Opening with intros to the main characters, comedy horror Doghouse follows a group of geezers who take their recently divorced mate Vince (This is England’s Stephen Graham, playing less ‘fascist’ and more ‘melancholy’) on a lads weekend away in the English countryside.
Up for a fun time of football, f-ing and blinding, booze and most importantly birds the merry band have the shock of their lives when they finally reach the remote village. The tiny town is indeed full of women. Except these ladies have been turned into weapon wielding psycho zombies.
A war of the sexes ensues with the gang desperately trying to defeat the man hungry army of zombirds with no weapons, no clue and worst of all no beer.
Okay I know what your thinking, “Isn’t this just Shaun of the Dead with added sexism?” and in a way it is. There is no denying the unoriginality of another British Zom-Com. However there is a lot more to Doghouse than a simple cash on the reanimated genre of horror comedy.
Director and editor Jake West does a great job crafting a sharp and well-made movie with visual flair and a dose of real horror.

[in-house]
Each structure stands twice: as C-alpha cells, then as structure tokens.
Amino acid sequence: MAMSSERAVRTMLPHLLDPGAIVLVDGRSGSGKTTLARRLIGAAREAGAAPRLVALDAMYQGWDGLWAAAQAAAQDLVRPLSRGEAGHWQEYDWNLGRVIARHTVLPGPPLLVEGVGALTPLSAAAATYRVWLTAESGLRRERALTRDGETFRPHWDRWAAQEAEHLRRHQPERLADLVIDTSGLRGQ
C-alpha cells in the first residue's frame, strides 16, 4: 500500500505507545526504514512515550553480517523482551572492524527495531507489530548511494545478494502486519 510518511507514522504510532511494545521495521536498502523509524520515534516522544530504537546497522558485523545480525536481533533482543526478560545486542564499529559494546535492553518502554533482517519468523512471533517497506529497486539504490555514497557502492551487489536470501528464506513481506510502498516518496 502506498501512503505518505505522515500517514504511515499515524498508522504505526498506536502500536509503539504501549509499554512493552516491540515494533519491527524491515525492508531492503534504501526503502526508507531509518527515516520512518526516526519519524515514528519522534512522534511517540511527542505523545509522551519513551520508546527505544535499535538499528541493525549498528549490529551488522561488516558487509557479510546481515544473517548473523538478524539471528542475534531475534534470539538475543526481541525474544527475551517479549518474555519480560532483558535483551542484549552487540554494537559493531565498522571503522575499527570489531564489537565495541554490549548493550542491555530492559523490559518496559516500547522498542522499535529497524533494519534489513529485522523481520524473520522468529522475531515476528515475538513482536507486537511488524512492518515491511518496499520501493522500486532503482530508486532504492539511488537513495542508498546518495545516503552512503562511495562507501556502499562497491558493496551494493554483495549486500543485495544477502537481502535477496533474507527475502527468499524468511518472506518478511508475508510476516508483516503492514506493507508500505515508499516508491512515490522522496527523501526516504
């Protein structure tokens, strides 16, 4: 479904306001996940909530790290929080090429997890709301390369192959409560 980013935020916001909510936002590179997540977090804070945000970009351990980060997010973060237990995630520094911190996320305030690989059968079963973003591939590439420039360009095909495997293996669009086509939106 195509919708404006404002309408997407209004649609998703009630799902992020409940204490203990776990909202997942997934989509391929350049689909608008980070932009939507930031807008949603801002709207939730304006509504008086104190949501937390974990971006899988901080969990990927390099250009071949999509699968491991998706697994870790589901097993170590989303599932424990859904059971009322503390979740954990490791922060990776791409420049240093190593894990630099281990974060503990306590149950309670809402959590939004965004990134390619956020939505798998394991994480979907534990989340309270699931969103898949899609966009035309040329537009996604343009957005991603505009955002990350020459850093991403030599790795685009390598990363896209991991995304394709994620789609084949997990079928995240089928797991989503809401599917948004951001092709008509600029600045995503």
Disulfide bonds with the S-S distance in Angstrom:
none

Most importantly there are some very very funny moments, courtesy of comic book writer and artist Dan Schaffer’s script. From brilliant dialogue like the guys discussing which zombie they fancy, to sight gags such as when the men have to dress as women to fool their attackers.
The cast is also excellent with rent-a-geezer Danny Dyer – great as cocky cockney chauvinist Neil who not only has most of the best lines but also endures the worst torture.
The rest of the characters are played by a bunch of “Isn’t he from…?” faces including Terry Stone, Noel Clarke, Lee Ingleby and Billy Murray (from The Bill and those annoying insurance adverts).
Importantly the main gang of guys act as if they have known each other forever, treating the horrible life or death situation like a Saturday night piss-up and making it much more entertaining for us.
The effects are great and the female army of undead is done in true Romero style. Each is dressed in a particular costume, from sword wielding witch, to killer bride, to granny zimmer zombie.
There is plenty of good gore too and some clever moments of nastiness that make you cringe and laugh at the same time. Some of the most memorable being a birthday cake with mens fingers instead of candles, and a rather gruesome kill involving a beer bottle.
Perhaps it’s a massive analogy for male emasculation in modern society, perhaps it’s an un-P.C plea to liberate your inner bloke. Whatever it is Doghouse is definitely a hilarious horror comedy which delivers on all fronts and that’s why its worth a watch.
Additional film information: Doghouse (2009)
Additional film information: The Messengers (2007)